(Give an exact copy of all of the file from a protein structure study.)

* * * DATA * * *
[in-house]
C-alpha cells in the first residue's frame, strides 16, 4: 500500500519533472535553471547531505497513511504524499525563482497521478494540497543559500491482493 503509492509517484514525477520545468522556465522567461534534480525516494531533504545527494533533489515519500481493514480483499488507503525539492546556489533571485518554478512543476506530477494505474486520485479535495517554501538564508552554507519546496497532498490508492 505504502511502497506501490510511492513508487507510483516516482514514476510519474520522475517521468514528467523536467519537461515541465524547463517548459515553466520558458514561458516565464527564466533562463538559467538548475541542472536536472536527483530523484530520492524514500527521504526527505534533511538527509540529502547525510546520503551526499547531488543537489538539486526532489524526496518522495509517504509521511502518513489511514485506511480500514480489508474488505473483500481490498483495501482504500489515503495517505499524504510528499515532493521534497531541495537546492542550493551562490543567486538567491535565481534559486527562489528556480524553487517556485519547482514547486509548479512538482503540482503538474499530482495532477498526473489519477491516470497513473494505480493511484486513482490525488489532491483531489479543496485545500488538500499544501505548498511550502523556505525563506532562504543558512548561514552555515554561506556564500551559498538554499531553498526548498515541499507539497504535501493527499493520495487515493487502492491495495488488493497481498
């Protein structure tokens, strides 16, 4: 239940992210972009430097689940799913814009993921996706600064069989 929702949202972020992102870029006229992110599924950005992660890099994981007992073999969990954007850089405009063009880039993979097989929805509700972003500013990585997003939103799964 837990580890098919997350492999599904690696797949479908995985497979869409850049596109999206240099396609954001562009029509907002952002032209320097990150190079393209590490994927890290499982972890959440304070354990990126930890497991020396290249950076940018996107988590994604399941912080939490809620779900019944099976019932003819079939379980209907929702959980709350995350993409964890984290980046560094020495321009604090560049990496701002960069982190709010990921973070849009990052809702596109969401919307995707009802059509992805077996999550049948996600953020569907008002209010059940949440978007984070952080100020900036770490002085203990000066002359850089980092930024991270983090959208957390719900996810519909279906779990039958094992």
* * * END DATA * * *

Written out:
[in-house]
C-alpha cells in the first residue's frame, strides 16, 4: 500500500519533472535553471547531505497513511504524499525563482497521478494540497543559500491482493 503509492509517484514525477520545468522556465522567461534534480525516494531533504545527494533533489515519500481493514480483499488507503525539492546556489533571485518554478512543476506530477494505474486520485479535495517554501538564508552554507519546496497532498490508492 505504502511502497506501490510511492513508487507510483516516482514514476510519474520522475517521468514528467523536467519537461515541465524547463517548459515553466520558458514561458516565464527564466533562463538559467538548475541542472536536472536527483530523484530520492524514500527521504526527505534533511538527509540529502547525510546520503551526499547531488543537489538539486526532489524526496518522495509517504509521511502518513489511514485506511480500514480489508474488505473483500481490498483495501482504500489515503495517505499524504510528499515532493521534497531541495537546492542550493551562490543567486538567491535565481534559486527562489528556480524553487517556485519547482514547486509548479512538482503540482503538474499530482495532477498526473489519477491516470497513473494505480493511484486513482490525488489532491483531489479543496485545500488538500499544501505548498511550502523556505525563506532562504543558512548561514552555515554561506556564500551559498538554499531553498526548498515541499507539497504535501493527499493520495487515493487502492491495495488488493497481498
């Protein structure tokens, strides 16, 4: 239940992210972009430097689940799913814009993921996706600064069989 929702949202972020992102870029006229992110599924950005992660890099994981007992073999969990954007850089405009063009880039993979097989929805509700972003500013990585997003939103799964 837990580890098919997350492999599904690696797949479908995985497979869409850049596109999206240099396609954001562009029509907002952002032209320097990150190079393209590490994927890290499982972890959440304070354990990126930890497991020396290249950076940018996107988590994604399941912080939490809620779900019944099976019932003819079939379980209907929702959980709350995350993409964890984290980046560094020495321009604090560049990496701002960069982190709010990921973070849009990052809702596109969401919307995707009802059509992805077996999550049948996600953020569907008002209010059940949440978007984070952080100020900036770490002085203990000066002359850089980092930024991270983090959208957390719900996810519909279906779990039958094992």